Jephthah has some parallels with plenty of other people in The Bible. The fact that worthless fellows gathered themselves about Jephthah is a parallel to King David, who also had the dregs of society gather around him (1 Samuel 22:2) and those people who gathered together with David were the ones who would go on to become David’s Mighty Men and accomplish amazing victories. Jesus’ disciples were not the cream of the crop either. Among the people who followed Jesus around were insurrectionists and tax collectors, prostitutes and people who had been demonized, thieves and fishermen. As Jesus Himself put it, I did not come to call the righteous, but sinners (Matthew 9:13; Mark 2:17; Luke 5:32).

Like Jesus, Jephthah was rejected by those he would eventually deliver. Jephthah was hated and scorned because of his parentage (Judges 11:2). Jesus was also scorned for His apparent parentage — people thinking that Mary and Joseph just could not keep their hands off of one another until after the vows (Mark 6:1-6) — and hated for His actual parentage — the Son of God (Matthew 21:33-46; Mark 12:1-12; Luke 20:9-18).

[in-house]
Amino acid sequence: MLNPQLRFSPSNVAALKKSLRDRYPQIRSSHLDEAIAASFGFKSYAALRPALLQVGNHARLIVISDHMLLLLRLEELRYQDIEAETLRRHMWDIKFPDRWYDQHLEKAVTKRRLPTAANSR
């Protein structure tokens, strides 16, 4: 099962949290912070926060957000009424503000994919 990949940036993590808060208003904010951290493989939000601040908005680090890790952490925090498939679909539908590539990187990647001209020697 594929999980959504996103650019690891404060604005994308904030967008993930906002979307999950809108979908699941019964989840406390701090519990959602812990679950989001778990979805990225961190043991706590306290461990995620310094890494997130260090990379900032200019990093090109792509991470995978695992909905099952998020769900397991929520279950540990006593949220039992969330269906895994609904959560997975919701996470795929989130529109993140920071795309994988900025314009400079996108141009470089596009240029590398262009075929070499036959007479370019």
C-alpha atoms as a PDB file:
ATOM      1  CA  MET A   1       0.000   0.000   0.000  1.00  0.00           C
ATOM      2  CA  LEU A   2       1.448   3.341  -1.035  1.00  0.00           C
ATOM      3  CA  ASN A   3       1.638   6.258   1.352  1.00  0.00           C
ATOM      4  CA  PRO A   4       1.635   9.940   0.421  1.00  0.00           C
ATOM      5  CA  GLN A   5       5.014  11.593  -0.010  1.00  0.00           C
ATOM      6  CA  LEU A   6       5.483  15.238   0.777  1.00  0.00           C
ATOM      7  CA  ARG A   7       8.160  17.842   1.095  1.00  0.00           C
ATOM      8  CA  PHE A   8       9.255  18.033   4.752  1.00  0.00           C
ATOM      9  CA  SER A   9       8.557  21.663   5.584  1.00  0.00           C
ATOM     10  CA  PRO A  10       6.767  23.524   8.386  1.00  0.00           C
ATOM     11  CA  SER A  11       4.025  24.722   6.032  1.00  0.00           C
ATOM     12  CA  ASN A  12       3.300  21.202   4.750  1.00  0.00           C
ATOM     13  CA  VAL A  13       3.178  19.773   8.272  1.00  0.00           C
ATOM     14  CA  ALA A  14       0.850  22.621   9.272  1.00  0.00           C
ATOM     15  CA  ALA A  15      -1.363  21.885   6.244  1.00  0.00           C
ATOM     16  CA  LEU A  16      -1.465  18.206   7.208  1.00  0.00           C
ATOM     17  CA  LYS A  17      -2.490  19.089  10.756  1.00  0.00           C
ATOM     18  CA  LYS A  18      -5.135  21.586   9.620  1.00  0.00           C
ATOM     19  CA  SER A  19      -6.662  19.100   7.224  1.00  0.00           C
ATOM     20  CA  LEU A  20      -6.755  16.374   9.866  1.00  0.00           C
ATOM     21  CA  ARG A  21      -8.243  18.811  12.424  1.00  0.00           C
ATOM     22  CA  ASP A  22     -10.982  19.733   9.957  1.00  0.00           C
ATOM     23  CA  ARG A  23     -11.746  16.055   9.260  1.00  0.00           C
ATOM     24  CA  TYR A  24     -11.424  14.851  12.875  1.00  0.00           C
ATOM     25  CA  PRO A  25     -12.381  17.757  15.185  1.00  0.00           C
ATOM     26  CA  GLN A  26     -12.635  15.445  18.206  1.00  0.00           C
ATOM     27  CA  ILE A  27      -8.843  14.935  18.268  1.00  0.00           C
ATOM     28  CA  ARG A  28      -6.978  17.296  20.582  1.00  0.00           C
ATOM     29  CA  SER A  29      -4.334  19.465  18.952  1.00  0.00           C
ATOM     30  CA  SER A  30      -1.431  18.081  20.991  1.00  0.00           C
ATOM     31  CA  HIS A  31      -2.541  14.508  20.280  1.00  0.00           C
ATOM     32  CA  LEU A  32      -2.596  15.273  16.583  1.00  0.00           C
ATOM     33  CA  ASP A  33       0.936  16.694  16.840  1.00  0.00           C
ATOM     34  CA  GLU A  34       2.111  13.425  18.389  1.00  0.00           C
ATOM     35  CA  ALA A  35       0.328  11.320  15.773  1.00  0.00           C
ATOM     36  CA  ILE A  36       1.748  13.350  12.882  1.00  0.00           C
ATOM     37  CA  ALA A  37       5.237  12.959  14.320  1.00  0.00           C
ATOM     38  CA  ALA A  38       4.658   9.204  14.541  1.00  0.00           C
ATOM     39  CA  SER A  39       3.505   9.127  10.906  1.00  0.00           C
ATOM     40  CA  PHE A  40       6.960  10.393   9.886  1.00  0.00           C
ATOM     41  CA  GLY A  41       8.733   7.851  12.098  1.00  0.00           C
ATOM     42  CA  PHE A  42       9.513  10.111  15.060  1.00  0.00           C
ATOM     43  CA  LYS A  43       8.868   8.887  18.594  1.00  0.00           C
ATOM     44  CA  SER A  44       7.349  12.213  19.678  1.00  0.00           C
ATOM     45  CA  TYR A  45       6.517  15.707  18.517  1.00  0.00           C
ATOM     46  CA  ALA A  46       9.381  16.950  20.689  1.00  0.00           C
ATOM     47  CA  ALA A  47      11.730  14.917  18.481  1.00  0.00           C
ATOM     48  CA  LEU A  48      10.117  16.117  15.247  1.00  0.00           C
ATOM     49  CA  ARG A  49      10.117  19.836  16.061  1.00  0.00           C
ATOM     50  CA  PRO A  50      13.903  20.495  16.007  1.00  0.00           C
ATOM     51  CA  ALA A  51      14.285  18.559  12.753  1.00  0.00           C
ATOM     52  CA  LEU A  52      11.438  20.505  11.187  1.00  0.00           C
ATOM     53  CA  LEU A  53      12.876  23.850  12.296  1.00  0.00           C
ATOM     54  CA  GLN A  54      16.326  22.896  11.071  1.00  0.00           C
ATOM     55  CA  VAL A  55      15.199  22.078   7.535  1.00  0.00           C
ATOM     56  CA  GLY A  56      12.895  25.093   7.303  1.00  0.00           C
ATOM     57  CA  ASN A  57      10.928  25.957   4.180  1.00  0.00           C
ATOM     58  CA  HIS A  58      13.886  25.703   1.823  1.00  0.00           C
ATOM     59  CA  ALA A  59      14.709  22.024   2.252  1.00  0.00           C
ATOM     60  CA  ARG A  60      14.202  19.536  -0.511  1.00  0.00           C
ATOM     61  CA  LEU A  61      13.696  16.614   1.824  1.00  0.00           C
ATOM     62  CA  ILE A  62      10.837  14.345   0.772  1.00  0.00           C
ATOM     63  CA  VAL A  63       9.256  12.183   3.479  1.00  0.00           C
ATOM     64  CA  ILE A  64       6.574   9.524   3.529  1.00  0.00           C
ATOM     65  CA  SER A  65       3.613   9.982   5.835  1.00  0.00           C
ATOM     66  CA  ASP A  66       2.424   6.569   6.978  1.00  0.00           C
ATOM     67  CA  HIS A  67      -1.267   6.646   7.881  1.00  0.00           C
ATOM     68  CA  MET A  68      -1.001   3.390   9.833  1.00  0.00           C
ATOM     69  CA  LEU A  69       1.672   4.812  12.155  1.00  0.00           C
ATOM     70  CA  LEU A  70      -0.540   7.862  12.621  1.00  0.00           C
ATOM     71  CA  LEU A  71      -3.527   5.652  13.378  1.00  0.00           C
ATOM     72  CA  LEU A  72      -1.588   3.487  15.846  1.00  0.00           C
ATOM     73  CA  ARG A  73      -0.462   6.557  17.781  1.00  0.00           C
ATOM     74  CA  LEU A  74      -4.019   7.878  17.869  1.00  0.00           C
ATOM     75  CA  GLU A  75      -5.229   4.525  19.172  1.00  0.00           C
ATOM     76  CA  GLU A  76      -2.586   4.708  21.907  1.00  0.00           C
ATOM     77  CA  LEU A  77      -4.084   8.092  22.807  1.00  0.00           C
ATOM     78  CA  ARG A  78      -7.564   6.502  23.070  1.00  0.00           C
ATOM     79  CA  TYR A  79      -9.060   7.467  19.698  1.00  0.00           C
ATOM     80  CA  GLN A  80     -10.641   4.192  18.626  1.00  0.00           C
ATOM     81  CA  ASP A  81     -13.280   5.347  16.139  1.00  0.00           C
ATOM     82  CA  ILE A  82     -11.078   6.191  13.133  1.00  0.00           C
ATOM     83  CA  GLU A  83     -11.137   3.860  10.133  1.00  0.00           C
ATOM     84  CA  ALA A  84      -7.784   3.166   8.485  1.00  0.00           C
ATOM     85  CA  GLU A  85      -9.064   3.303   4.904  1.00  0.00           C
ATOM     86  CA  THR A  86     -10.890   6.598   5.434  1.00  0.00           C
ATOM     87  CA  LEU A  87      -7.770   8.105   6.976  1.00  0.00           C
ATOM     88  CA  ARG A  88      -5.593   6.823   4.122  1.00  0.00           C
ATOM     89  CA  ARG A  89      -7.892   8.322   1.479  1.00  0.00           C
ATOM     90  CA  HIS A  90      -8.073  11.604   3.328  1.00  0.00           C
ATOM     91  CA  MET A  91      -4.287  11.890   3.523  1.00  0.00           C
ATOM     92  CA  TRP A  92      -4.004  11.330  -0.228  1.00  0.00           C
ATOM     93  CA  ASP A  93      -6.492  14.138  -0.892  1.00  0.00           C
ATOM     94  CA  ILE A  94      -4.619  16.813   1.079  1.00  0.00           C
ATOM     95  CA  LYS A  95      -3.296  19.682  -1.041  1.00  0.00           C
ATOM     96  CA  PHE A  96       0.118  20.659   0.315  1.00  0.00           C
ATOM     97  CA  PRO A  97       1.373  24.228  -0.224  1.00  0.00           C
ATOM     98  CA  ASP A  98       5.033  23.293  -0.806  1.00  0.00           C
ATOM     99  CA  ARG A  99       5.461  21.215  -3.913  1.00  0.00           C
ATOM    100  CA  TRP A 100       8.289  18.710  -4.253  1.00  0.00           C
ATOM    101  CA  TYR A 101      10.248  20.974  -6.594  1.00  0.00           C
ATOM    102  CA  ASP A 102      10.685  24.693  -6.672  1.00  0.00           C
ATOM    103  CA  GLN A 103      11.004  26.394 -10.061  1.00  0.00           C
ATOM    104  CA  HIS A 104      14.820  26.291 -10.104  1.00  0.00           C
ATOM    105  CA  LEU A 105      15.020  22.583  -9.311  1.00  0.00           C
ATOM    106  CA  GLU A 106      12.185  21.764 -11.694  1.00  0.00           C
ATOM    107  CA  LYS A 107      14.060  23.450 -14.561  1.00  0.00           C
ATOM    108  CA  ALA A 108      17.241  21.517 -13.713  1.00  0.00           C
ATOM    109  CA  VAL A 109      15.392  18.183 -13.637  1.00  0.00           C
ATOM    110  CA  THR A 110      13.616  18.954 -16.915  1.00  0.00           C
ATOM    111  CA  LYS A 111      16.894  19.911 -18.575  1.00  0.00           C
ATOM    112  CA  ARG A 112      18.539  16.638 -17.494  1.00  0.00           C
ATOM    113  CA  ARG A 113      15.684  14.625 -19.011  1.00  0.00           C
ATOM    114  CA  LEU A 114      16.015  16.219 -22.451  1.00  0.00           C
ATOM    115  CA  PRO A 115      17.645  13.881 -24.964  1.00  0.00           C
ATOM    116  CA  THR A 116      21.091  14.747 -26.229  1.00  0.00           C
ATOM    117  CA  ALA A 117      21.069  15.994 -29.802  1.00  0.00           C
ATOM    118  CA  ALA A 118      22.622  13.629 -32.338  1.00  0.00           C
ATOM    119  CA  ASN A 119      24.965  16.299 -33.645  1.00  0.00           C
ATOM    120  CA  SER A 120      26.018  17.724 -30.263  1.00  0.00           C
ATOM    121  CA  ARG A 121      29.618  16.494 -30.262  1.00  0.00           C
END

Any parallels beyond these feel like I am trying to force things and I do not want to try to shape The Bible to fit my ideas, but the other way around.

The application for me is that I need together together with Jesus. I am one of those worthless fellows who should be gathering to Christ. Society sees no value in some people, but Jesus saw enough value in each and every one to hang on the cross to save us. I may be worth nothing in some peoples’ eyes, but in God’s eyes I am worth any price — and He proved that at the cross.